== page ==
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What is indole? Why do we need it?

Indole (also known as indole-3-carbinol) is a chemical found in leafy green vegetables that belong to the cabbage family. It is a member of a group of chemicals called glucosinates, and is created whenever cruciferous vegetables are crushed or cooked.

Indole is a powerful antioxidant. It is believed to be responsible for reducing the risk of cancer associated with people who consume large amounts of broccoli, cabbage, cauliflower and kale. In animal studies, indole appears to be especially effective against breast and cervical cancers because of its ability to increase the body's breakdown of estrogen. However, until future studies are conducted on humans, some researchers have recommended that indole be taken as a dietary supplement only with extreme caution.

How much indole should I take?

The amount of indole to be consumed depends on the condition being treated. Most animal studies examining the role of indole in breast cancer have used dosages ranging from 300 mg to 400 mg per day. Because indole is not an essential nutrient, recommended daily allowances have yet to be established.

What forms of indole are available?

Indole is available in a variety of cruciferous vegetables, such as kale, cauliflower and cabbage. It is available in its highest concentration in broccoli. In addition, indole is available as a dietary supplement, and can be found at many health food stores.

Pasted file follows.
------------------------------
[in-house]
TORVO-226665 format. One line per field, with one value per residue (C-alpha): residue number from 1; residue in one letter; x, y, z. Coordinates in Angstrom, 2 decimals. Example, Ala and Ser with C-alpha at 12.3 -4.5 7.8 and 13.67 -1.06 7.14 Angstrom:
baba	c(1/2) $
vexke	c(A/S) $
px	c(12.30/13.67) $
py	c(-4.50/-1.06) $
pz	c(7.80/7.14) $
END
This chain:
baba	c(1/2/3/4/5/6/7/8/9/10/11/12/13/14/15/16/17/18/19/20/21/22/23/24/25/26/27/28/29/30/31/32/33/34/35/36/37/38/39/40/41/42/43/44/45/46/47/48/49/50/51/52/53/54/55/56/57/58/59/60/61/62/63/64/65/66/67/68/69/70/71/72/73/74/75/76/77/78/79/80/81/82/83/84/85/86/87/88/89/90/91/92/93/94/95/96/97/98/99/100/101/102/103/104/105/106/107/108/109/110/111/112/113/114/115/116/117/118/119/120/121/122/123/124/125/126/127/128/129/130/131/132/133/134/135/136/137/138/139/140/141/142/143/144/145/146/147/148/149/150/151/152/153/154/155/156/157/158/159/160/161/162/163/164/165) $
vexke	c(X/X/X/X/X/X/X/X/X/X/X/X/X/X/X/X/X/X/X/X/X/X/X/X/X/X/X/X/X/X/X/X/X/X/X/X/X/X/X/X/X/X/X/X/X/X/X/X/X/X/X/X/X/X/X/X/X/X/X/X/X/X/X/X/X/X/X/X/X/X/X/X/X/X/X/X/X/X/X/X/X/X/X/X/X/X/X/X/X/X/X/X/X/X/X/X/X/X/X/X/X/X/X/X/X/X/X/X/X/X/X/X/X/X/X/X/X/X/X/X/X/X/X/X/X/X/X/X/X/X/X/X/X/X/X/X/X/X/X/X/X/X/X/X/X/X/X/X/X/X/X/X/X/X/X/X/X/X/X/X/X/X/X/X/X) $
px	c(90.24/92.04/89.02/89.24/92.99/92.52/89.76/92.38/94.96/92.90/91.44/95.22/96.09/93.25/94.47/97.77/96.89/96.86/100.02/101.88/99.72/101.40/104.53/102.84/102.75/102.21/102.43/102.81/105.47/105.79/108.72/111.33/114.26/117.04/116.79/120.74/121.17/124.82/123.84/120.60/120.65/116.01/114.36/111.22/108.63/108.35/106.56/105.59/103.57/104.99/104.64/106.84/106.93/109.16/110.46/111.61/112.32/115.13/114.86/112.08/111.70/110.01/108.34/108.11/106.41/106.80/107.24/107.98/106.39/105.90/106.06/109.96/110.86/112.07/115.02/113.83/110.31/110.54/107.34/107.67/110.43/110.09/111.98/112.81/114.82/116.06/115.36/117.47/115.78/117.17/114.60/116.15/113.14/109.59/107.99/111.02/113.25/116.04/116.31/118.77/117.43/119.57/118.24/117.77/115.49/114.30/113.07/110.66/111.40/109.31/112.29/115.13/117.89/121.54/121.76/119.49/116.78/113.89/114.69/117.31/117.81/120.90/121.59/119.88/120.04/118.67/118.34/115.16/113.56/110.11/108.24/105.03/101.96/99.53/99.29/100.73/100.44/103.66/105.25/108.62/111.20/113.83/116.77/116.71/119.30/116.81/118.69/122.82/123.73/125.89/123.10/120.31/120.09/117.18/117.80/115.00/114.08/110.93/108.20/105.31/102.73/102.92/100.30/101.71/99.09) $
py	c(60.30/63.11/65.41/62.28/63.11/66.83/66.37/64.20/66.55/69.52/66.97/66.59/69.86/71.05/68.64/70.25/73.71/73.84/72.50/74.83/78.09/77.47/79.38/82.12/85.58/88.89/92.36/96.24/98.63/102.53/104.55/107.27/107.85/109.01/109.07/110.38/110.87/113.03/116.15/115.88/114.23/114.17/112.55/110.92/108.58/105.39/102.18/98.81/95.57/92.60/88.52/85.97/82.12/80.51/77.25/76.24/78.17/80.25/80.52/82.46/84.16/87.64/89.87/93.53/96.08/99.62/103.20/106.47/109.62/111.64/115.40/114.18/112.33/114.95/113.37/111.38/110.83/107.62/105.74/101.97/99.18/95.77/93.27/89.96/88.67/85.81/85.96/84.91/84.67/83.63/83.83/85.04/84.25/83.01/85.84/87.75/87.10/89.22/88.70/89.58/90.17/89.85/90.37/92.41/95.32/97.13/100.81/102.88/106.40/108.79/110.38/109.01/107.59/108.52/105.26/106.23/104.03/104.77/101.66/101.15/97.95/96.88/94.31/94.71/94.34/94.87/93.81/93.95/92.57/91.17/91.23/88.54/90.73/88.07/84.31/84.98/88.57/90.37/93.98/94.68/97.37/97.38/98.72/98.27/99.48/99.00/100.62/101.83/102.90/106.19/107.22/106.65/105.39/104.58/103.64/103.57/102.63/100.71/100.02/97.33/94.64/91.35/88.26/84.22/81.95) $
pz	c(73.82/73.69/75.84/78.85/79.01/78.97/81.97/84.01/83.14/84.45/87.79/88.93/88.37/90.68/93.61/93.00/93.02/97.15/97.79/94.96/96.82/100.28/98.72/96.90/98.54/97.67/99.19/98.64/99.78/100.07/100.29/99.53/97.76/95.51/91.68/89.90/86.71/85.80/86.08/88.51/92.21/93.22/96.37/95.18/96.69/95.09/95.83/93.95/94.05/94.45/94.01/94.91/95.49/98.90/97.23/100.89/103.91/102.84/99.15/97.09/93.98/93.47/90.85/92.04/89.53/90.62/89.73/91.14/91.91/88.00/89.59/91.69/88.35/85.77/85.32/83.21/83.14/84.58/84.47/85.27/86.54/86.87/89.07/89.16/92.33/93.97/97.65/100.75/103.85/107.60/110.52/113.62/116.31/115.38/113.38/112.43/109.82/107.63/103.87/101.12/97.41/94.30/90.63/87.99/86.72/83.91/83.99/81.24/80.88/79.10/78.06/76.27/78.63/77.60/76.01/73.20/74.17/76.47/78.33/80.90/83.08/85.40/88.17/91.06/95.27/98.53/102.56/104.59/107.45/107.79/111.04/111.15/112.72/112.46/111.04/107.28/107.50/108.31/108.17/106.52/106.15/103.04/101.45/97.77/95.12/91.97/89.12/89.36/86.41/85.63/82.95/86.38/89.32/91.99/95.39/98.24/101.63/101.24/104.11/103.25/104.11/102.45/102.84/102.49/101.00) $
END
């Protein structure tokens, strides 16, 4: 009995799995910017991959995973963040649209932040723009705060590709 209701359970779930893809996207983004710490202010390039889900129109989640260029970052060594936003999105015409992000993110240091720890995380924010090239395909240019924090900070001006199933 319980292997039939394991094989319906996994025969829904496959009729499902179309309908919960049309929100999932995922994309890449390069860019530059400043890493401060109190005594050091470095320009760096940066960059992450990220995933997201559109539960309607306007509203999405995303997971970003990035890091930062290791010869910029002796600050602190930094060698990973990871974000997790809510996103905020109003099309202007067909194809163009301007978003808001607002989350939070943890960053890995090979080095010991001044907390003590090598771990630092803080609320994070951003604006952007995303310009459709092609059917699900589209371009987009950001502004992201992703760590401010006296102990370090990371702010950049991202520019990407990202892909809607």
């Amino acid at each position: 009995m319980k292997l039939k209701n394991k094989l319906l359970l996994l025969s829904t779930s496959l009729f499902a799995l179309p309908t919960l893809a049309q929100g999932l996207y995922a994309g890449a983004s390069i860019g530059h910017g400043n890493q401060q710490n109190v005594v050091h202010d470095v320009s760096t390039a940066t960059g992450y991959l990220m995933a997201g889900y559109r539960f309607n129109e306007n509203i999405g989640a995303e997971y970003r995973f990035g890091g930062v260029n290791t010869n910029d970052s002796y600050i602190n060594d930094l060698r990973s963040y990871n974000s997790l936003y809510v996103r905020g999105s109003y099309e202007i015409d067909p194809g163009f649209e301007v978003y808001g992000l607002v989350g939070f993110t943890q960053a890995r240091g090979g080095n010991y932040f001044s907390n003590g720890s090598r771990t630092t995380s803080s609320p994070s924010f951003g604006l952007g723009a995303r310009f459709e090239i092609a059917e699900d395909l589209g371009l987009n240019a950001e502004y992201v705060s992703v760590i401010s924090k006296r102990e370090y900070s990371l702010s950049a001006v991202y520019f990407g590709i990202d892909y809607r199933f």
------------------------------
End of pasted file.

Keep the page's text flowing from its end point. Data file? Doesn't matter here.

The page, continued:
What can happen if I take too much indole? Are there any interactions I should be aware of? What precautions should I take?

As of this writing, there are no known side-effects associated with taking indole, nor are there any known drug interactions associated with indole. Because relatively few studies conducted on humans, some researchers have recommended that indole be taken as a dietary supplement only under the supervision of a health care provider. As always, make sure to consult with a licensed health care provider before taking indole or any other herbal remedy or dietary supplement.


  • Bradlow HL, Sepkovic DW, Telang NT, et al. Multifunctional aspects of the action of indole-3-carbinol as an antitumor agent. Ann N Y Acad Sci 1999;889:204-13.
  • Broadbent TA, Broadbent HS. The chemistry and pharmacology of indole-3-carbinol (indole-3-methanol) and 3-(methoxymethyl) indole. Part I. Curr Med Chem 1998;5:337-52.
  • Plumb GW, Lambert N, Chambers SJ, et al. Are whole extracts and purified glucosinolates from cruciferous vegetables antioxidants? Free Radic Res 1996;25:75-86.
  • Verhoeven DT, Goldbohm RA, van Poppel G, et al. A review of mechanisms underlying anticarcinogenicity by brassica vegetables. Chem Biol Interact 1997;103:79-129.
  • Yuan F, Chen DZ, Liu K, et al. Anti-estrogenic activities of indole-3-carbinol in cervical cells: implication for prevention of cervical cancer. Anticancer Res 1999;19(3A):1673-80.
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